Disciples of an Eschatological Kingdom, Part Five: “That we may understand the times in which we are living”

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Editor’s note: This series comes from a sermon given at a recent conference on discipleship for Chinese house church leaders. This sermon has been translated and edited from its original version.

Yang Mingdao is the collective pseudonym for Chinese staff within China Partnership.


I have found four connections in how kingdom, eschatology, and the cross connect to discipleship in the church today. Different religions have their own eschatologies – but in China we do not believe in those religions anymore. In order of importance, the most popular beliefs in China today are secular liberalism, material consumerism, authoritarianism, and finally other religions, especially Buddhism and Islam.

I will not address authoritarianism or other religions in depth. The key is to put our faith in God. Given current circumstances in China, I believe the Communist Party will soon become a new religion. The day of singing the national anthem in church is not far away. If that day arrives before we worship Christ and sing of his great work, what will you do?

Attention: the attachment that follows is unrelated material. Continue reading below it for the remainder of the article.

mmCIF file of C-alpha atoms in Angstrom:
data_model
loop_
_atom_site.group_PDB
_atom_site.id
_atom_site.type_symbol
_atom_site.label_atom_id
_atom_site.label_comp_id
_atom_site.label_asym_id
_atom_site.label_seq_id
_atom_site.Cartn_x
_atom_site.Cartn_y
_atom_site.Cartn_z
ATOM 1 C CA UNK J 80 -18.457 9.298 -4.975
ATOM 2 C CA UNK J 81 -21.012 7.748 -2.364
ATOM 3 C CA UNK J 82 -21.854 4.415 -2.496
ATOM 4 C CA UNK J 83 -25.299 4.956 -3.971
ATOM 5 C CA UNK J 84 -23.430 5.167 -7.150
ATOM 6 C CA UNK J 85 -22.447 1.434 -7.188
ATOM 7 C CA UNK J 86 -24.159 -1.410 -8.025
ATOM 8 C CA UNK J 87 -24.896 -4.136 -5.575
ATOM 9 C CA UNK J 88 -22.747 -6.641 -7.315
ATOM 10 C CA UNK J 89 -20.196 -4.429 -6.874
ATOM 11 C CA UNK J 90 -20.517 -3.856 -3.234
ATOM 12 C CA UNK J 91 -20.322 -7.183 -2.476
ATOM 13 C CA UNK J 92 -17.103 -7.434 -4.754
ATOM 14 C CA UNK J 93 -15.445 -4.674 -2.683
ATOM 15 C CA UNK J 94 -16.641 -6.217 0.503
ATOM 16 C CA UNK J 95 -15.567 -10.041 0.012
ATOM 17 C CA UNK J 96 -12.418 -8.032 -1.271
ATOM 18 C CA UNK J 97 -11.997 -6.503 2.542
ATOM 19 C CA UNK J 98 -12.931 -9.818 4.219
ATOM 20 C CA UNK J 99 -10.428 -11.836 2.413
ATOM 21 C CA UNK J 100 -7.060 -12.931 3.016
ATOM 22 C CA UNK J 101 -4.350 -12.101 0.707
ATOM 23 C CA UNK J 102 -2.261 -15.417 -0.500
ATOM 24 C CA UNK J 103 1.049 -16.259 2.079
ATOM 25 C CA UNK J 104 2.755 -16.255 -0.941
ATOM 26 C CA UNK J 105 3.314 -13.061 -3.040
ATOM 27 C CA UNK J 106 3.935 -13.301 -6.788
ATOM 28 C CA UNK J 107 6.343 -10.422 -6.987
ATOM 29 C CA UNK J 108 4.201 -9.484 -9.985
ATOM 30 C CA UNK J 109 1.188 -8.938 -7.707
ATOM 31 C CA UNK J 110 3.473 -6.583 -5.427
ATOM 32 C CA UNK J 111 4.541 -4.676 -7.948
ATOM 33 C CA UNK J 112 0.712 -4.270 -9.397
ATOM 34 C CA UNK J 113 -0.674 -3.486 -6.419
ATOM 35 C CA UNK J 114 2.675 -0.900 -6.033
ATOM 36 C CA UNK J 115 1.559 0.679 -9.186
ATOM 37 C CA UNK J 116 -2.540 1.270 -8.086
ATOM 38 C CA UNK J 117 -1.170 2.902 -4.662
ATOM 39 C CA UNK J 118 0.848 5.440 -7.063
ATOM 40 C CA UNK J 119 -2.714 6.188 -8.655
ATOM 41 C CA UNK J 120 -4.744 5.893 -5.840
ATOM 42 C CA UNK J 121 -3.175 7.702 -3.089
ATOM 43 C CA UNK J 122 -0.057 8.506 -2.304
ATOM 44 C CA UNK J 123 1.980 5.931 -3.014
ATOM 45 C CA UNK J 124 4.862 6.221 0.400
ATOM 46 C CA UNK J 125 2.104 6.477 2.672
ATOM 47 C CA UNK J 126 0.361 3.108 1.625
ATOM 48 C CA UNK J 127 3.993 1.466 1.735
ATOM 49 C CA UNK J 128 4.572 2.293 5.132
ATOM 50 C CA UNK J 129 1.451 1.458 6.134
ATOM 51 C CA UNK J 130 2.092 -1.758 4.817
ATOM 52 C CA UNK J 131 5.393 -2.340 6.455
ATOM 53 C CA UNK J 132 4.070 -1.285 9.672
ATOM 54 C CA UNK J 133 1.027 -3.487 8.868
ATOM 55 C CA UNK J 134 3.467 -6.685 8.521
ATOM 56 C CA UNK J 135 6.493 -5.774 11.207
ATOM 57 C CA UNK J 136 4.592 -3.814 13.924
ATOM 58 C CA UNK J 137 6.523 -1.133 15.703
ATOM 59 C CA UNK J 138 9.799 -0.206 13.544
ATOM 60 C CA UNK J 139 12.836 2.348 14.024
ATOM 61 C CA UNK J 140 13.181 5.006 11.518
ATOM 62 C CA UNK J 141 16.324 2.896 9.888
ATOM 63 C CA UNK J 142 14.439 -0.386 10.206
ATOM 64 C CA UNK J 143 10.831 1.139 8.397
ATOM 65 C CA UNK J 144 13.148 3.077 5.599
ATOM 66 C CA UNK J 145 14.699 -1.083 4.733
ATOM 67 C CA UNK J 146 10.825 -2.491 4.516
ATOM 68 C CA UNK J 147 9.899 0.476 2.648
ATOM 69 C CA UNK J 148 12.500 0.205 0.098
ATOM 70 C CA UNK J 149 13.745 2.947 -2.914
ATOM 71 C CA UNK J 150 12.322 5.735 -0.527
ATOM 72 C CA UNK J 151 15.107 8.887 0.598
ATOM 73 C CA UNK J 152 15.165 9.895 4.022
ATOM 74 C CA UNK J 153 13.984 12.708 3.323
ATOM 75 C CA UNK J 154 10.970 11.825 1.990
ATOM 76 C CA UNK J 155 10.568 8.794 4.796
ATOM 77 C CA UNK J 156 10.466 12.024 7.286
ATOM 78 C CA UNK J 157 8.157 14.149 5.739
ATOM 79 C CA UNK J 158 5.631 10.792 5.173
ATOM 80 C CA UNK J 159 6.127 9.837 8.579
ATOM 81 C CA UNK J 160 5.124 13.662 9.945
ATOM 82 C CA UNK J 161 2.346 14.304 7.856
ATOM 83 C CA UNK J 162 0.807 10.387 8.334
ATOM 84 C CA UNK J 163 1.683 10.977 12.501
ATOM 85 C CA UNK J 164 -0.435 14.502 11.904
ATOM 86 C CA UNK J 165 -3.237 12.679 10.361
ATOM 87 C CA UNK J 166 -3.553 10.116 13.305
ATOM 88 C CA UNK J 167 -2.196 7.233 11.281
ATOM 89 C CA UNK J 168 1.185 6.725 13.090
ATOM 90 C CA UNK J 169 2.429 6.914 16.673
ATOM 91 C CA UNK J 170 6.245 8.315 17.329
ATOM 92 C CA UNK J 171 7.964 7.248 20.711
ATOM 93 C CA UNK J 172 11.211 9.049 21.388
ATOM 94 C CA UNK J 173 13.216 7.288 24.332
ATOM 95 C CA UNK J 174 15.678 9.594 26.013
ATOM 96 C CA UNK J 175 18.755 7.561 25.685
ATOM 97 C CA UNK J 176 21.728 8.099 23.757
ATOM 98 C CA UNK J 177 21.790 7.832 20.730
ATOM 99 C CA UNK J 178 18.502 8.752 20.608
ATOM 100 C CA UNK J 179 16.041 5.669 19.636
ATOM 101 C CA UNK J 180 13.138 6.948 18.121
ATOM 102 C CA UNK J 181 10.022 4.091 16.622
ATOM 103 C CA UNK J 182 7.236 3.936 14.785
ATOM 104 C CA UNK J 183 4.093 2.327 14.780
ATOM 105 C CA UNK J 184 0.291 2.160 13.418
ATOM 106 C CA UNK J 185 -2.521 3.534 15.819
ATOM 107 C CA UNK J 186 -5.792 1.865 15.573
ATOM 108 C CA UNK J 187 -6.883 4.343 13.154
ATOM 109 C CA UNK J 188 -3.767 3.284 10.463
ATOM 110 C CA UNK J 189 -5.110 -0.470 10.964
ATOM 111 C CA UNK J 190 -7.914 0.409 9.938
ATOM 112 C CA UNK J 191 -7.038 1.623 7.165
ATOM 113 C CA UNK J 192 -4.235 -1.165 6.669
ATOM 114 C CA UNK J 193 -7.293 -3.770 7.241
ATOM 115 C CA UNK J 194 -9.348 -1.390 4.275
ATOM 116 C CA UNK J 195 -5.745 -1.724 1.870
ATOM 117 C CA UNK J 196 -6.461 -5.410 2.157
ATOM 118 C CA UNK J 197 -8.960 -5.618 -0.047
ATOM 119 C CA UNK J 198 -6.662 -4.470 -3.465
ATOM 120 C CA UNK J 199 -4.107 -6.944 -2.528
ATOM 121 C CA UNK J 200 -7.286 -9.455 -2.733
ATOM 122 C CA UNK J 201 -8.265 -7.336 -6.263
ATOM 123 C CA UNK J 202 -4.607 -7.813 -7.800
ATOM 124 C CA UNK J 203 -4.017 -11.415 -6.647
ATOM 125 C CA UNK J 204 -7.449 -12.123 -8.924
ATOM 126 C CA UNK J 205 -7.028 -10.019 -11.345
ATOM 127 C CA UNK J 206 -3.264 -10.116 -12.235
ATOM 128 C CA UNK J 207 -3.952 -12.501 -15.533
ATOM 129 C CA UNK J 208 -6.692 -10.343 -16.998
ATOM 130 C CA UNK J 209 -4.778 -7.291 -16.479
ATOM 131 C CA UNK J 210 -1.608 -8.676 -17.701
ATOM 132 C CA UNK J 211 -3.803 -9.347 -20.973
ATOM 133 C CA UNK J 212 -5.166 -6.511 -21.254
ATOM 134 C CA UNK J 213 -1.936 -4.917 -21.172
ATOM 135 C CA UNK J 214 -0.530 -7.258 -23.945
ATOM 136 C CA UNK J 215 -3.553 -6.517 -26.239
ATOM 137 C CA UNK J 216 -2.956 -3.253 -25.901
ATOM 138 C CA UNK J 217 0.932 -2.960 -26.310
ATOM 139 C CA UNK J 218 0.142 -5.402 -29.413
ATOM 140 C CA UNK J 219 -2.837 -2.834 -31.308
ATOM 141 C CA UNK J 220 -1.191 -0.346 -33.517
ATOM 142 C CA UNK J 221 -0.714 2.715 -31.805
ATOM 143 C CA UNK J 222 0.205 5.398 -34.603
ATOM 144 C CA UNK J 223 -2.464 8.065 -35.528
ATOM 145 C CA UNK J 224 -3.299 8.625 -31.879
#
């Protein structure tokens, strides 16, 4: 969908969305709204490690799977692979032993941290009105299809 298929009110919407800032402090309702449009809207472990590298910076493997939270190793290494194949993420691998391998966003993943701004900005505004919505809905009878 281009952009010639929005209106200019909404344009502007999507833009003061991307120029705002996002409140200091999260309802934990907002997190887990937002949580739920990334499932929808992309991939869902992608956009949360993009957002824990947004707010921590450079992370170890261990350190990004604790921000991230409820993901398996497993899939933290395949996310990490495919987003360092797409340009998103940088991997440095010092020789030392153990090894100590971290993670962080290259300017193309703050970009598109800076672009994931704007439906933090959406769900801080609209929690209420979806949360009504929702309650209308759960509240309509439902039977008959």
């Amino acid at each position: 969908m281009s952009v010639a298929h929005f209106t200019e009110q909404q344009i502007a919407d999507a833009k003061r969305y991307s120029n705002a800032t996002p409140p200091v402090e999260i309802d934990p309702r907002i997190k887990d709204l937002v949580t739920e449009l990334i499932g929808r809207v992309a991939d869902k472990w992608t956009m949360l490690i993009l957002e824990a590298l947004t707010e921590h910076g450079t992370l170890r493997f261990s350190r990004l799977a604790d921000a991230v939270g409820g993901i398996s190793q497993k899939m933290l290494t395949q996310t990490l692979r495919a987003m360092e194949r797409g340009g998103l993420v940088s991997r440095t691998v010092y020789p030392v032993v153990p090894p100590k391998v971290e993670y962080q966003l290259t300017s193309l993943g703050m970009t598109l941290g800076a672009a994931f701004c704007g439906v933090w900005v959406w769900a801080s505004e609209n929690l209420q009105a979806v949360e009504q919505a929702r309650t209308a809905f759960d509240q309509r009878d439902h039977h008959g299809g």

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I will not talk about Tibetan Buddhism. Islam also has an eschatology. Islam says Jesus will return, but this Jesus is just a spokesman, different from Allah, who will come in the future. Their eschatology is a twisted and heretical version of Christian eschatology. It is powerful, because Muslims believe the future world belongs to them, and those who depart from Allah will be wiped out. Christians and Jews will convert, and the world will be united. We also believe the world will be united, but we are very weak now. Our discipleship methods do not address this.